An incorrectly configured handlebar mount could be one of the worst things you do to your iPhone's camera when mountain biking. Handlebar vibration might slowly be killing your phone's camera with each ride.
Smartphones are an indispensable part of modern life – and they come along on nearly every ride. But how you carry your smartphone when riding can have a huge impact on its longevity. For years, riders only worried about crushing a screen, riding with a smartphone stashed in your jersey or baggy’s pocket if they crashed.
The bigger risk is to have it mounted on your handlebar. Despite the claimed improvements that carbon-fibre handlebars yield over alloy, in terms of vibration absorption, the best mountain bike handlebars still resonate a very high level of vibration.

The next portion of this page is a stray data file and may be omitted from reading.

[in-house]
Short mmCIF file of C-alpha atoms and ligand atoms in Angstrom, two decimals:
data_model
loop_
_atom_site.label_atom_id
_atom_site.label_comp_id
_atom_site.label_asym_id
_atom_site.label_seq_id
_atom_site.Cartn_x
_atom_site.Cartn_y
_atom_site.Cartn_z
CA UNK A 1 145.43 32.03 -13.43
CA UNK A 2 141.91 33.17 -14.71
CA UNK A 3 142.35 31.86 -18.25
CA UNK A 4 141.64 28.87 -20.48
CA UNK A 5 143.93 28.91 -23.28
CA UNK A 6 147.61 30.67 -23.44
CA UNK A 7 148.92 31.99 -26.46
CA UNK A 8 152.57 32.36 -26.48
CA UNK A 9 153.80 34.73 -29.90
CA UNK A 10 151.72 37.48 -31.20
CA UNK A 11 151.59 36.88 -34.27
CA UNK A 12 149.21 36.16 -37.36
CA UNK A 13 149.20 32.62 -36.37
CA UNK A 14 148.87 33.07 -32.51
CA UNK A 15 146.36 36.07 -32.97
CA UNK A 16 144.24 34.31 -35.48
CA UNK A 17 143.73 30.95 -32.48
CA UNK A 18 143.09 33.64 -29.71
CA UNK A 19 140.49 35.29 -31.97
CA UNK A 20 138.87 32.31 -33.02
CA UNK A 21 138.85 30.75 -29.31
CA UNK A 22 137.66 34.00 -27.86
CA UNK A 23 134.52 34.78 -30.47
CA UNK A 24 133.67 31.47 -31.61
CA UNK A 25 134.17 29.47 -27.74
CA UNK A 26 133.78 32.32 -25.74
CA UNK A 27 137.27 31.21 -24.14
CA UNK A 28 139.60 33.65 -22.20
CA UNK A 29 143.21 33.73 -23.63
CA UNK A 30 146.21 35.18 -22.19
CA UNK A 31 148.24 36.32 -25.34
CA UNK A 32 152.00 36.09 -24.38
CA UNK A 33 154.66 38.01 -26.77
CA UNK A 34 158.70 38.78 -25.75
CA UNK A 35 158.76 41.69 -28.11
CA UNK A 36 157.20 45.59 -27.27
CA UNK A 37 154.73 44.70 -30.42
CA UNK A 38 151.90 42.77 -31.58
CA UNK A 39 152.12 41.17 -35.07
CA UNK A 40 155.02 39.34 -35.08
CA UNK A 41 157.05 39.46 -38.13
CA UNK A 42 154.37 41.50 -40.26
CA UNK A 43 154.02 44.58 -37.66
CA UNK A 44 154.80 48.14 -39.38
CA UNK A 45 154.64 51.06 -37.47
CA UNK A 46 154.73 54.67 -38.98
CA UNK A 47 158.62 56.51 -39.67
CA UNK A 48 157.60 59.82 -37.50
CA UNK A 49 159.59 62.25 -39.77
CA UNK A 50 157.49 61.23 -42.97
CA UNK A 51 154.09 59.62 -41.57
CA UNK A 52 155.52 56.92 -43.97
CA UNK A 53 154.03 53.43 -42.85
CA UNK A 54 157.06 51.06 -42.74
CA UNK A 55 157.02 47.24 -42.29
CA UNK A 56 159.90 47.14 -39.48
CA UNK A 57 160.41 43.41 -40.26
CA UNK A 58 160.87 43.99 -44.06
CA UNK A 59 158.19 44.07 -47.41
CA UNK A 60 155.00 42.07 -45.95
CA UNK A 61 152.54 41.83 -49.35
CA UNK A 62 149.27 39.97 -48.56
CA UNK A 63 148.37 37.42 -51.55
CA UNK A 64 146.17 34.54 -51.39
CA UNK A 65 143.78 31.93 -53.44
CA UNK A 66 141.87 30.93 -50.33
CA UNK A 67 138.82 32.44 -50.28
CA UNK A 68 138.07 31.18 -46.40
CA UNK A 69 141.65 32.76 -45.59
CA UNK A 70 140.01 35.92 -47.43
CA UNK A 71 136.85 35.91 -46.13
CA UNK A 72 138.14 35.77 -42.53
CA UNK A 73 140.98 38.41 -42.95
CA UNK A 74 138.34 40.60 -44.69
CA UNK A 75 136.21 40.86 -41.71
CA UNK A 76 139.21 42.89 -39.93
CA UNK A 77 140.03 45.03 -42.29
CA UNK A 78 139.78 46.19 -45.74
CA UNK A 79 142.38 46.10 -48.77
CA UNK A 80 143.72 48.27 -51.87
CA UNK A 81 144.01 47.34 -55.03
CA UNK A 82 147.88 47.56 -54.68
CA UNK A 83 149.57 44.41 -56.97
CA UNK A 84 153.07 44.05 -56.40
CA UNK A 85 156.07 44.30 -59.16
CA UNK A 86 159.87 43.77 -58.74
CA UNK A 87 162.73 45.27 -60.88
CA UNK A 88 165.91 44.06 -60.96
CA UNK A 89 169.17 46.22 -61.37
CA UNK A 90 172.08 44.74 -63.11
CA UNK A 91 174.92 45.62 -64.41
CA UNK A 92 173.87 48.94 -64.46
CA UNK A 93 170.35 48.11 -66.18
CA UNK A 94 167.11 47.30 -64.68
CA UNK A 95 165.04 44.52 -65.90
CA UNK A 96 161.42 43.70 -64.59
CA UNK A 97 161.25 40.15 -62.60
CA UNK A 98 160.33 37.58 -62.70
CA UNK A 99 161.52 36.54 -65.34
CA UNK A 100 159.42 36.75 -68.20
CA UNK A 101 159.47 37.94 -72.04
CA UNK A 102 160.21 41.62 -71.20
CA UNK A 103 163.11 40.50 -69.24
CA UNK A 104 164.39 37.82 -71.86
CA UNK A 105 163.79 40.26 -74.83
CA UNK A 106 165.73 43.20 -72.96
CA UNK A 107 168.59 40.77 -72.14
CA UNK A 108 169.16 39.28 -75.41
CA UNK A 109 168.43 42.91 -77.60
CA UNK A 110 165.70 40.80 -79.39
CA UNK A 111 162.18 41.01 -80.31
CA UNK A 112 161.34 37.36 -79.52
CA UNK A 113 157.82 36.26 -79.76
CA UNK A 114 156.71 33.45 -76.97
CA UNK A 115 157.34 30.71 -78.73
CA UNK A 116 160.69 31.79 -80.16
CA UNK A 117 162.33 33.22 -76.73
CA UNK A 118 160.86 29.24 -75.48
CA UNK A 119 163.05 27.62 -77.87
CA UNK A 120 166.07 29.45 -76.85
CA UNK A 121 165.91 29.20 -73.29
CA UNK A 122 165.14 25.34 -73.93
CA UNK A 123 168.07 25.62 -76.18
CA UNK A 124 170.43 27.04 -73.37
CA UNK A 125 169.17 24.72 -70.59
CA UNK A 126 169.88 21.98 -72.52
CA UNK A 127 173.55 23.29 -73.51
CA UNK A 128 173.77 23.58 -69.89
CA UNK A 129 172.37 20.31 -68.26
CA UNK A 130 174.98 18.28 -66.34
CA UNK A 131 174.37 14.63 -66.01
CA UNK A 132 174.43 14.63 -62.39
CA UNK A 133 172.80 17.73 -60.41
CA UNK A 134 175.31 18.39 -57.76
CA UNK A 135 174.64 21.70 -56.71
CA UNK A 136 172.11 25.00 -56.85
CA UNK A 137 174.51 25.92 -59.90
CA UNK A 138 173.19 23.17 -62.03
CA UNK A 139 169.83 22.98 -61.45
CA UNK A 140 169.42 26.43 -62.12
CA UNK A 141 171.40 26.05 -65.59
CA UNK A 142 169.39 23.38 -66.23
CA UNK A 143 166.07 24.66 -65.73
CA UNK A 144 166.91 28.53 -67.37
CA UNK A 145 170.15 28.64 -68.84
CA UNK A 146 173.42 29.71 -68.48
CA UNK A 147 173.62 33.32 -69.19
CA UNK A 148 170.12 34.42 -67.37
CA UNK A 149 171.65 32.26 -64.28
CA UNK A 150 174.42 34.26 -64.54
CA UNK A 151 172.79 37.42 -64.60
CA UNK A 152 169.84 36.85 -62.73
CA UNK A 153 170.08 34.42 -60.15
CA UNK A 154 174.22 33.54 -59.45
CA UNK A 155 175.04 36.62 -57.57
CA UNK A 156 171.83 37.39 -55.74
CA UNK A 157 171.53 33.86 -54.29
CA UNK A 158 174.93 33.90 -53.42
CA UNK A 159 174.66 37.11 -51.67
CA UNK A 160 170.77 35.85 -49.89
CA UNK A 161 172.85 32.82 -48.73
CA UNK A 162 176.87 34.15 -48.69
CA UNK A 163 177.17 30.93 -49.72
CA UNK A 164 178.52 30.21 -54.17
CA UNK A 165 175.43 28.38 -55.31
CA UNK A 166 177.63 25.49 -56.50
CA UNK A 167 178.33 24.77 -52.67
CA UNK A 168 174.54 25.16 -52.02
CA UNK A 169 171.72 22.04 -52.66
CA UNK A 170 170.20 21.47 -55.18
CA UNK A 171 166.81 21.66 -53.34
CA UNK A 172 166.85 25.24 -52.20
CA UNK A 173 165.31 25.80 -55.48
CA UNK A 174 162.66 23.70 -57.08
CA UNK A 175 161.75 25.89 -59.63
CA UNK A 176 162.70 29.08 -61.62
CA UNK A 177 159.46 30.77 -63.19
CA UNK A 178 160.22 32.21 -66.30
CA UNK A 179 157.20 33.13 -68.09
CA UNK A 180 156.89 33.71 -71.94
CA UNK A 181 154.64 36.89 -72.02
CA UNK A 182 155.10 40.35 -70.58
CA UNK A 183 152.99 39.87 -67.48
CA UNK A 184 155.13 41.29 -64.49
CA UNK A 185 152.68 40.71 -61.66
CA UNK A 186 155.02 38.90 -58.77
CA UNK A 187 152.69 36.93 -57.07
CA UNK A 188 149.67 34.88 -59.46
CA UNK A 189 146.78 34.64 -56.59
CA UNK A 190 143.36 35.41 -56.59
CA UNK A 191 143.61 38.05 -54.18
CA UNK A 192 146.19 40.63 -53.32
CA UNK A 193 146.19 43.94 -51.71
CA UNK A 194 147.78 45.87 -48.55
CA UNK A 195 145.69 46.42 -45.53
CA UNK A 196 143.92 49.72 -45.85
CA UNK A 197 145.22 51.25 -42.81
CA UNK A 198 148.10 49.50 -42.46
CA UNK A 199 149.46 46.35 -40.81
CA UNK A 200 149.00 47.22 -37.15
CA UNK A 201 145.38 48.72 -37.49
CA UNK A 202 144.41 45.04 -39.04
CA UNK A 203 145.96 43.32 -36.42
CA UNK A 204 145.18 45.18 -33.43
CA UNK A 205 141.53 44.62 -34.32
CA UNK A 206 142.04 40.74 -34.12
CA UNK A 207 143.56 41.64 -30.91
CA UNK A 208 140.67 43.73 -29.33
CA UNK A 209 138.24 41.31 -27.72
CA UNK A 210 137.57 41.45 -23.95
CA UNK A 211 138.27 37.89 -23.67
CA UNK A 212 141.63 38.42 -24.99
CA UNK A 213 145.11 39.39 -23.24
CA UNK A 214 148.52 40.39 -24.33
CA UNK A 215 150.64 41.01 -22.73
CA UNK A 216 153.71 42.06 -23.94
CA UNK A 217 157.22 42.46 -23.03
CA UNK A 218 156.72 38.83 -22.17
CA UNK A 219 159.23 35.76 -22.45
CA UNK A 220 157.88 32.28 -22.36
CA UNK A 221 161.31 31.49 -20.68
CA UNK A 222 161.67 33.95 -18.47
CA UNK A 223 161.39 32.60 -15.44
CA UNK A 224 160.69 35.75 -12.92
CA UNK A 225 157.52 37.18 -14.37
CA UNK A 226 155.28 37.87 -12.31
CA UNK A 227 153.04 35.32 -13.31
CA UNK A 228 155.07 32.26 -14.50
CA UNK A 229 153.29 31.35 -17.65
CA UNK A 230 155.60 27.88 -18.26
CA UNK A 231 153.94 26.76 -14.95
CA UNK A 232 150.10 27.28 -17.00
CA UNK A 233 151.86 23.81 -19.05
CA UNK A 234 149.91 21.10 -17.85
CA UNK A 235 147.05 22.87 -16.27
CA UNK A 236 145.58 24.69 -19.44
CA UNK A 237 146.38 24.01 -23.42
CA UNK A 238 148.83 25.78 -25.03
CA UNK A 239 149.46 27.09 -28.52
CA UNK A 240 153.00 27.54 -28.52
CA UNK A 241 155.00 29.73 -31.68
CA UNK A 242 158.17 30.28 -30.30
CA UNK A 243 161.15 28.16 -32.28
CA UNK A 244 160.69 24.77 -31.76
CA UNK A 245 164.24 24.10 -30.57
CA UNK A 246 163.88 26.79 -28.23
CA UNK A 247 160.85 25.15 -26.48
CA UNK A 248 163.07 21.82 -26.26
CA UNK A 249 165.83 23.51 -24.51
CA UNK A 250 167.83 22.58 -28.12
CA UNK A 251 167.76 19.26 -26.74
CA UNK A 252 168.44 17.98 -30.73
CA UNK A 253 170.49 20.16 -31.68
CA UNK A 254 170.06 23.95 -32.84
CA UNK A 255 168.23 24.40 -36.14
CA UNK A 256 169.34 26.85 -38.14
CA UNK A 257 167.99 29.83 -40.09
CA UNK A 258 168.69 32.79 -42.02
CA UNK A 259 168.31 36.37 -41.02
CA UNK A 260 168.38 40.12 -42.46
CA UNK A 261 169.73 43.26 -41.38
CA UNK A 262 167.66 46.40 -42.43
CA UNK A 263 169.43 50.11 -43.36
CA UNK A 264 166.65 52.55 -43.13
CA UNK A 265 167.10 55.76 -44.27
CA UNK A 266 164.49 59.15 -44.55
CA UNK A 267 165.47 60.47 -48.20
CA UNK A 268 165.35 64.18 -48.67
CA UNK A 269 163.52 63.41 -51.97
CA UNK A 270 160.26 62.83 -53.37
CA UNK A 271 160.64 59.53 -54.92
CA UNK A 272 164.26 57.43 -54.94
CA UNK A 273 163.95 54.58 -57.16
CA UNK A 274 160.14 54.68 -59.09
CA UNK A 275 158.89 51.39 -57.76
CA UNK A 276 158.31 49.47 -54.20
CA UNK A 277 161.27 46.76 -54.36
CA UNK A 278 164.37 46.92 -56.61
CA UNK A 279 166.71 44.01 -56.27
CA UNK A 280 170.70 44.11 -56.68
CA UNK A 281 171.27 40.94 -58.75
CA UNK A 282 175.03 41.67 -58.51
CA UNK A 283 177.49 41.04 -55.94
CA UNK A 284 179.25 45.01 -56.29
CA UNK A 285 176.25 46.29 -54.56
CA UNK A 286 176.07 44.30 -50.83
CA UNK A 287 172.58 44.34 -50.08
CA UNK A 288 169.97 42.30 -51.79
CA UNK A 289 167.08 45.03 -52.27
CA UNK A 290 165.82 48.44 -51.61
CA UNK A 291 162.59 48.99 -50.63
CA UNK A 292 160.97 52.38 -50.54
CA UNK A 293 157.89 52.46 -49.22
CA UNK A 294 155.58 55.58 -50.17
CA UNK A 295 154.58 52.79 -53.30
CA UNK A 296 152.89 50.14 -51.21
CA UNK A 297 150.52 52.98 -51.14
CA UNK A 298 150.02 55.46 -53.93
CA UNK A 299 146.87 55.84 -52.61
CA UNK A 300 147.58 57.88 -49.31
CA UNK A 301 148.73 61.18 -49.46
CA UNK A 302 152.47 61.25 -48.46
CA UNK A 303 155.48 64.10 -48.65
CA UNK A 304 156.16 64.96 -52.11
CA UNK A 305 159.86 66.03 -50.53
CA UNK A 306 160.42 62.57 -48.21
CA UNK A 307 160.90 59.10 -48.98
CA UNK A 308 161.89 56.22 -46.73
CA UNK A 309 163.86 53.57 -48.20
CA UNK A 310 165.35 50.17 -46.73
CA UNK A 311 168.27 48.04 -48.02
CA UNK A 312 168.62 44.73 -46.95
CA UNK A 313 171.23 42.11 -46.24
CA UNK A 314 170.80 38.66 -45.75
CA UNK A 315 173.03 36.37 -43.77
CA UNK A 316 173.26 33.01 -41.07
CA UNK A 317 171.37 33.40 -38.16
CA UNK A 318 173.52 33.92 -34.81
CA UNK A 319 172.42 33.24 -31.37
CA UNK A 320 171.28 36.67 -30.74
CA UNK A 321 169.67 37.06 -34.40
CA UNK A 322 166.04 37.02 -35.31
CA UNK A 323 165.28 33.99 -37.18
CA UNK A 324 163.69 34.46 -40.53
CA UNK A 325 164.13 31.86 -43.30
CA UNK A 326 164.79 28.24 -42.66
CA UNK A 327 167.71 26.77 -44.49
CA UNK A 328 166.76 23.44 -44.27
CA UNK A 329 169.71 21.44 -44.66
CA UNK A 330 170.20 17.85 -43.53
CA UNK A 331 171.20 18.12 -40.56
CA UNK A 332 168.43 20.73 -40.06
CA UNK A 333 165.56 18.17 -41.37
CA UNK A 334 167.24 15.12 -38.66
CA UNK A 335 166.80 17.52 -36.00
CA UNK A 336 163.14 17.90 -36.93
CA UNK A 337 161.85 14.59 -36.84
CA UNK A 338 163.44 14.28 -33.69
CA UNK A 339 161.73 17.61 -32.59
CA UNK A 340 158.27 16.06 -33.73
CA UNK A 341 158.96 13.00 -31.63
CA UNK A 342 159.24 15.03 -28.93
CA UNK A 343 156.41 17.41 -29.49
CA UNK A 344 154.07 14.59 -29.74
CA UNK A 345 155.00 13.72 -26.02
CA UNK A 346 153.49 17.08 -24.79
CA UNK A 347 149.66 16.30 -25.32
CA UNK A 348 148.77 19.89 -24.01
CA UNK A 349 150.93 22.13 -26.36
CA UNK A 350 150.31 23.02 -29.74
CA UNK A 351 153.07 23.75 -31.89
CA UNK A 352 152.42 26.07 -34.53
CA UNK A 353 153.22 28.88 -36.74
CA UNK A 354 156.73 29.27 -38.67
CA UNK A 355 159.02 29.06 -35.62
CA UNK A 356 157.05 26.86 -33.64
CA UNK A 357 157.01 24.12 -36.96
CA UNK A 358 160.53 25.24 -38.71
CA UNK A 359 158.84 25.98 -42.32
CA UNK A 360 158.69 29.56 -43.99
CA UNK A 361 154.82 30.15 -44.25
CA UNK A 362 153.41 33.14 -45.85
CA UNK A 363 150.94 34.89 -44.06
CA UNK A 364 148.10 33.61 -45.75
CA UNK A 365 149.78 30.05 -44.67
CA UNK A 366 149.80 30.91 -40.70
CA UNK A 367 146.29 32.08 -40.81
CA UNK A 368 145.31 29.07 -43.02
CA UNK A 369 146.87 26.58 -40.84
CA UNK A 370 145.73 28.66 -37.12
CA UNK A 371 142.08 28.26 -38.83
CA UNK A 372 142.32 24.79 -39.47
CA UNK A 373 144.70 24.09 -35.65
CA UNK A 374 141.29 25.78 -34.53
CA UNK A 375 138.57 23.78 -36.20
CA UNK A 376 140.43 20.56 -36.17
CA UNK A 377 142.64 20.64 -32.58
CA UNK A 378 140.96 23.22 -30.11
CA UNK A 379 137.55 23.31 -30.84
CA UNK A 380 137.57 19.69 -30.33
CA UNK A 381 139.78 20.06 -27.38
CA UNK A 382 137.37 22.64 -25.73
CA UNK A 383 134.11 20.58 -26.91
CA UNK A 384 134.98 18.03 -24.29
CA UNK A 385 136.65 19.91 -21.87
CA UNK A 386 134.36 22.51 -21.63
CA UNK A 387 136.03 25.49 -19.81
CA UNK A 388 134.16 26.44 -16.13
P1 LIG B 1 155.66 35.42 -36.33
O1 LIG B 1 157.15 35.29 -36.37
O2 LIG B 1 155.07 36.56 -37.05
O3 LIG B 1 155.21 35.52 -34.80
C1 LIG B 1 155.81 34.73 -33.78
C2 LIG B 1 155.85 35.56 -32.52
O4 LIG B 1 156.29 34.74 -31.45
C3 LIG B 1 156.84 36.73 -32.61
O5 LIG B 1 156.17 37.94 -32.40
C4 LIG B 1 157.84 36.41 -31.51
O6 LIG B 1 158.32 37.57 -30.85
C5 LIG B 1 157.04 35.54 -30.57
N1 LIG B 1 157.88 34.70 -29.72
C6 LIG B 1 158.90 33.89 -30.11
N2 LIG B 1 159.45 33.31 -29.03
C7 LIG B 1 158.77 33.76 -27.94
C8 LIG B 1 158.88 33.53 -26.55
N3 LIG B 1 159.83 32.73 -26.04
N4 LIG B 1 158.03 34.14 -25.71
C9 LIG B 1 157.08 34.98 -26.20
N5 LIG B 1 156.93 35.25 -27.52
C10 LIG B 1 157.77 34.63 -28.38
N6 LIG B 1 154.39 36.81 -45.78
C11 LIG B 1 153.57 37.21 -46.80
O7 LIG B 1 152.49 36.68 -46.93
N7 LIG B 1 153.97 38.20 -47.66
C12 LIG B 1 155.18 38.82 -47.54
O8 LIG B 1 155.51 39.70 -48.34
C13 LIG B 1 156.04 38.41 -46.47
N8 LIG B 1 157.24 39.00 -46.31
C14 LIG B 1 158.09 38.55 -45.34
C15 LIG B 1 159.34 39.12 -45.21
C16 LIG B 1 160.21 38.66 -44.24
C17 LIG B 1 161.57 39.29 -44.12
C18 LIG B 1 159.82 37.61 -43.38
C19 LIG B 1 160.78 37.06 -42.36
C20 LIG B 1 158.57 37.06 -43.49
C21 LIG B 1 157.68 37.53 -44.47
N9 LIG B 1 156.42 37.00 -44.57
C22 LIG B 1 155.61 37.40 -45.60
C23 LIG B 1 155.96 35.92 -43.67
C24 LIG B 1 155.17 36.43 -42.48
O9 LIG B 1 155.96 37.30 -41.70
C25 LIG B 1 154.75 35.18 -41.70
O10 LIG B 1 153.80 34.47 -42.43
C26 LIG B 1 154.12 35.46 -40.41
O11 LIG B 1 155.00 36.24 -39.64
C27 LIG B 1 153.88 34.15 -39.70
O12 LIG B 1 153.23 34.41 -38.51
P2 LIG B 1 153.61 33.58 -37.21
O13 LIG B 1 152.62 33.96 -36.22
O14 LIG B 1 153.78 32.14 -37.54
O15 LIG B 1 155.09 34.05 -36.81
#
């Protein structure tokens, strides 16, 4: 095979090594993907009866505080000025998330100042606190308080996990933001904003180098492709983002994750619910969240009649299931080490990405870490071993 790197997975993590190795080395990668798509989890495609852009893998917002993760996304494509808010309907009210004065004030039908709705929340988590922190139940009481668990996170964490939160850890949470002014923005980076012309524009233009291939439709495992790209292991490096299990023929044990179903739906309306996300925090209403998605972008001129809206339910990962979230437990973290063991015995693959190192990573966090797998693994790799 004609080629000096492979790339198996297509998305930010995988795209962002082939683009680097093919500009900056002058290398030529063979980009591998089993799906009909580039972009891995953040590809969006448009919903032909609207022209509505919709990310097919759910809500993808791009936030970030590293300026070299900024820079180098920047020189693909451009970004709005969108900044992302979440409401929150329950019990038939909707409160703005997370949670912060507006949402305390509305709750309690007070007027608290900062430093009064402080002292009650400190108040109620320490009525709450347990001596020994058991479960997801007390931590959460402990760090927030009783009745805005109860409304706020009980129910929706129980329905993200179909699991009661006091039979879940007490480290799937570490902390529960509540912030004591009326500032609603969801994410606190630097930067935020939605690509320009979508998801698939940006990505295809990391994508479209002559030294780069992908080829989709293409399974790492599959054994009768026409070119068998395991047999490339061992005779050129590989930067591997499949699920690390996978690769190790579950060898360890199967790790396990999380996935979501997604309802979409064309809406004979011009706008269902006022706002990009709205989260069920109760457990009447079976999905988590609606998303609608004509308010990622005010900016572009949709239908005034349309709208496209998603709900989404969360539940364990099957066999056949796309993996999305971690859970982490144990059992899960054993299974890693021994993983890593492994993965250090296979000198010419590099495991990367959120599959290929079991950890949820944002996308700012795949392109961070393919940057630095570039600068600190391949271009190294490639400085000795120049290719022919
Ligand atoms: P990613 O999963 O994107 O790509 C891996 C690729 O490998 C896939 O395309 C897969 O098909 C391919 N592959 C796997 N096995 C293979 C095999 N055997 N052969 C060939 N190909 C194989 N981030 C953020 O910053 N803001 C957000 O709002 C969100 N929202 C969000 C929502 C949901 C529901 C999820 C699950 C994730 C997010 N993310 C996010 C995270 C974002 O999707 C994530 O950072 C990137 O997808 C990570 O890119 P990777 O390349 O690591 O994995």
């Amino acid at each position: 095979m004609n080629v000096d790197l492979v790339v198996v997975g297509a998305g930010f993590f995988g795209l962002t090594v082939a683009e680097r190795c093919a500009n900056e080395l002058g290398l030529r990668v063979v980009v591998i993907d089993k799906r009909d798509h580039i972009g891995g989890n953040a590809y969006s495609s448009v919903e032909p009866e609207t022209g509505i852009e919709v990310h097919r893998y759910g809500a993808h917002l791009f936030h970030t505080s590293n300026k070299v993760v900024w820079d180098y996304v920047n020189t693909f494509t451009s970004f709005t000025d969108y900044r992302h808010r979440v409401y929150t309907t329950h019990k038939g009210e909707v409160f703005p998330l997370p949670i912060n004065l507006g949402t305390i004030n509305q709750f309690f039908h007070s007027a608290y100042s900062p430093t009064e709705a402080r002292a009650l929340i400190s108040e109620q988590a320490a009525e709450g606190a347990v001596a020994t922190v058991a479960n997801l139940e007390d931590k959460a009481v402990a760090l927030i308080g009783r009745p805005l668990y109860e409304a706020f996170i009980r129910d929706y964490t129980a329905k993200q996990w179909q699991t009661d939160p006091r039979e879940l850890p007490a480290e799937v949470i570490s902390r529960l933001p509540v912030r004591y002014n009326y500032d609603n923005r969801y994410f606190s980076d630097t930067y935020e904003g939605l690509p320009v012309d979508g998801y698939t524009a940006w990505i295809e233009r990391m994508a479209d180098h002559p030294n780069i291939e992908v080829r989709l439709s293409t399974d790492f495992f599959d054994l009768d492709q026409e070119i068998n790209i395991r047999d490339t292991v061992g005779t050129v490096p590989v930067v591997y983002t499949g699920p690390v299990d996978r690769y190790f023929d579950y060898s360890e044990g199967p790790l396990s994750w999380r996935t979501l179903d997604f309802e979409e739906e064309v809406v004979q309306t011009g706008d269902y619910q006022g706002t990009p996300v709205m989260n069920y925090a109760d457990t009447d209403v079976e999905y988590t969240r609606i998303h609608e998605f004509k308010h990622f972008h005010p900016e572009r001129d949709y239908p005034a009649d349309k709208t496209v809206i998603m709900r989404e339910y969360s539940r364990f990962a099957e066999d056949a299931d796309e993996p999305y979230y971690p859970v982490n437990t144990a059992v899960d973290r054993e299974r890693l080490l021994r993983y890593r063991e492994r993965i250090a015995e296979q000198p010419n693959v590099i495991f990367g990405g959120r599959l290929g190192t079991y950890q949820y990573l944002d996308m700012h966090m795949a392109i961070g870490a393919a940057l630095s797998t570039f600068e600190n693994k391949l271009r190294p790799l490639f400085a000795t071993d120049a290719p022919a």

Hand fatigue? Your device suffers, too
If you mount a smartphone – especially an newer iPhone with gimbal-based image stabilisation – on your handlebar to use as a live navigation device, you could inadvertently be ruining it. Most of the trail buzz you feel through your hands, is also transferred to the device via its handlebar mount.
Riders are at risk of literally shaking their smartphones into disrepair. The advanced image stabilizing technologies present in most new smartphones, such as Apple’s recently launched iPhone, requires incredibly sensitive calibration.
Smartphones are not designed to deal with the prolonged frequency vibration of a being mountain on a mountain bike handlebar.
The convenience of having your luminescent smartphone screen acting as route guidance has some merit. But is that worth degrading its longterm performance?
Choose premium – if you want to mount
With e-bike module display screens and control units improving each year, the Smartphone belongs in your pocket when on a ride. There it is protected from terrain induced vibration and you won’t be having to waggle with your service provider or technology repair store for a warranty issue.
Not all handlebar mounts are equal. Some provide a degree of vibration damping via the layered structure of their mounts, with softer materials reducing the resonance.